United for Wildlife: Tackling the illegal wildlife trade

The illegal wildlife trade is worth up to $20 billion annually and involves highly organised criminal networks associated with violent crime, corruption and other forms of trafficking. Tackling it requires a global, organised response, with intelligence sharing between front-line conservationists all the way up to national government and international organisations.

SRT grantee partner United for Wildlife, founded by The Royal Foundation and Prince William in 2014, aims to make it impossible for traffickers to transport, finance or profit from illegal wildlife products. The organisation works collaboratively with the transport and finance sectors, builds key partnerships with law enforcement and NGOs, and shares intelligence across the sectors, and across borders.

In the six years since creating its international transport and financial taskforces, the United for Wildlife network has contributed to nearly 500 law enforcement cases, over 300 arrests, over 200 seizures of wildlife products and has trained over 100,000 people. The network runs from Southeast Asia to South America, Europe to East Africa.

The latest addition to the programme’s global network is its Latin America and Caribbean Chapter. As home to 50% of the world’s biodiversity, this region is a significant target for wildlife trafficking. This impacts communities, economies and biodiversity as well as the planet’s resilience to climate change. Despite this, Latin America is “leading the way, both in awareness and the strength of its law enforcement response in combatting the illegal wildlife trade”, as noted by the Royal Foundation Chair. It is hoped that the presence of United for Wildlife will bolster existing regional expertise and connect it to a global network of intelligence-sharing.

In July 2023, a launch event for this Chapter in Colombia saw financial institutions, transport companies, law enforcement agencies and conservation groups join forces. The event highlighted the most pressing regional threats to wildlife and trafficking corridors in Latin America, including marine trafficking and ocean protection. Delegates marked the launch with the release of key marine species at risk of trafficking, including nursing sharks, green turtles and loggerhead turtles, back into their natural habitat.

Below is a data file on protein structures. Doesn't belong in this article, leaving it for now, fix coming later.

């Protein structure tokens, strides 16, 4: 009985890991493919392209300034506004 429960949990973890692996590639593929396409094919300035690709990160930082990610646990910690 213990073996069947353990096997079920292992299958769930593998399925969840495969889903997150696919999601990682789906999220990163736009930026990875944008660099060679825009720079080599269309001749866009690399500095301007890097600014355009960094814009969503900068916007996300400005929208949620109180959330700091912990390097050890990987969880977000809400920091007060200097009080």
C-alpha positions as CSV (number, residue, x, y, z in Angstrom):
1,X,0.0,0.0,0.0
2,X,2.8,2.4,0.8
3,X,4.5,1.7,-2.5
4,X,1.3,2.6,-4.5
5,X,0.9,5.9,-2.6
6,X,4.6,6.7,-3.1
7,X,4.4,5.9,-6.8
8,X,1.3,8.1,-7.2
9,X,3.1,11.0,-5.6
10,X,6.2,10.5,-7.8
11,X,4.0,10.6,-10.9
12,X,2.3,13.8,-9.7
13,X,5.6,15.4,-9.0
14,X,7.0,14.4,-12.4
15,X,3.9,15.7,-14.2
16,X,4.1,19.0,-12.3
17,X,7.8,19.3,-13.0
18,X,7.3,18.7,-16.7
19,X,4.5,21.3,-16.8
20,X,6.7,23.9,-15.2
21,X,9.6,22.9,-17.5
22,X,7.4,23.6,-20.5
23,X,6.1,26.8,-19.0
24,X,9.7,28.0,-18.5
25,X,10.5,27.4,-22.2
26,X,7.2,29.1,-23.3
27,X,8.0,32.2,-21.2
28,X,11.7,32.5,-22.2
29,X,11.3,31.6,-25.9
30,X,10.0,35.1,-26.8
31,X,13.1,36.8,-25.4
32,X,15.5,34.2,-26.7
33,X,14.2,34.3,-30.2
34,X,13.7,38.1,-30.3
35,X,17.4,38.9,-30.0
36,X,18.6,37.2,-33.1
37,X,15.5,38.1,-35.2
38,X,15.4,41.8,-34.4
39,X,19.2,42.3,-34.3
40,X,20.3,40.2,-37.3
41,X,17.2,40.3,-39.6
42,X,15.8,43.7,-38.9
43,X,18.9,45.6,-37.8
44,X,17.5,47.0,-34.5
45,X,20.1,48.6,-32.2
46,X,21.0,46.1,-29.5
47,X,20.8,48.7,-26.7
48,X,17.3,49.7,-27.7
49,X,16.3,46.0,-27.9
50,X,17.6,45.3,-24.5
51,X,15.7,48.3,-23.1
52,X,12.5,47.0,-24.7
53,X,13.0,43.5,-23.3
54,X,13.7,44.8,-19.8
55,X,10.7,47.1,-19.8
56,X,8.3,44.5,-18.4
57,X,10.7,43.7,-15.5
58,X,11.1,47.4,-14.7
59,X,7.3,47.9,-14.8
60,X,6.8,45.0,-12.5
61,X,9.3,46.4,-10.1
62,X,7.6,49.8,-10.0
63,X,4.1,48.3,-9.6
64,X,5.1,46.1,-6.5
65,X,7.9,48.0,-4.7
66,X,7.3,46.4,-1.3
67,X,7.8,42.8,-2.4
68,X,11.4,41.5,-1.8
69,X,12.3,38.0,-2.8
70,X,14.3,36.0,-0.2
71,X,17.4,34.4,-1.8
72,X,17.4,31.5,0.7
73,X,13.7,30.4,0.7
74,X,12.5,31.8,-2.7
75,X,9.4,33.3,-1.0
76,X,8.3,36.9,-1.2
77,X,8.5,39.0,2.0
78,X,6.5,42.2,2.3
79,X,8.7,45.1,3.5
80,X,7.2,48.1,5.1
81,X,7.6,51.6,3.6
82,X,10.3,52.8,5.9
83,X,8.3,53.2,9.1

Additionally, in August 2023 The Royal Foundation entered into partnership with the UN Office on Drugs and Crime (UNODC) around the United for Wildlife programme. The new three-year agreement will see The Royal Foundation and UNODC combine their resources and expertise, fusing United for Wildlife’s private sector and NGO partnerships with UNODC’s global network of wildlife crime advisers and relationships with global law enforcement entities and national governments.

UNODC officers will be based in Southern Africa, West Africa, East Africa, Latin America, and Asia. The partnership will increase law enforcement engagement in fighting criminal syndicates behind the global wildlife trade and aims to tackle the high-level corruption that often facilitates wildlife trafficking. It will also encourage cross-sector collaboration and information-sharing to support seizures, investigations and arrests.

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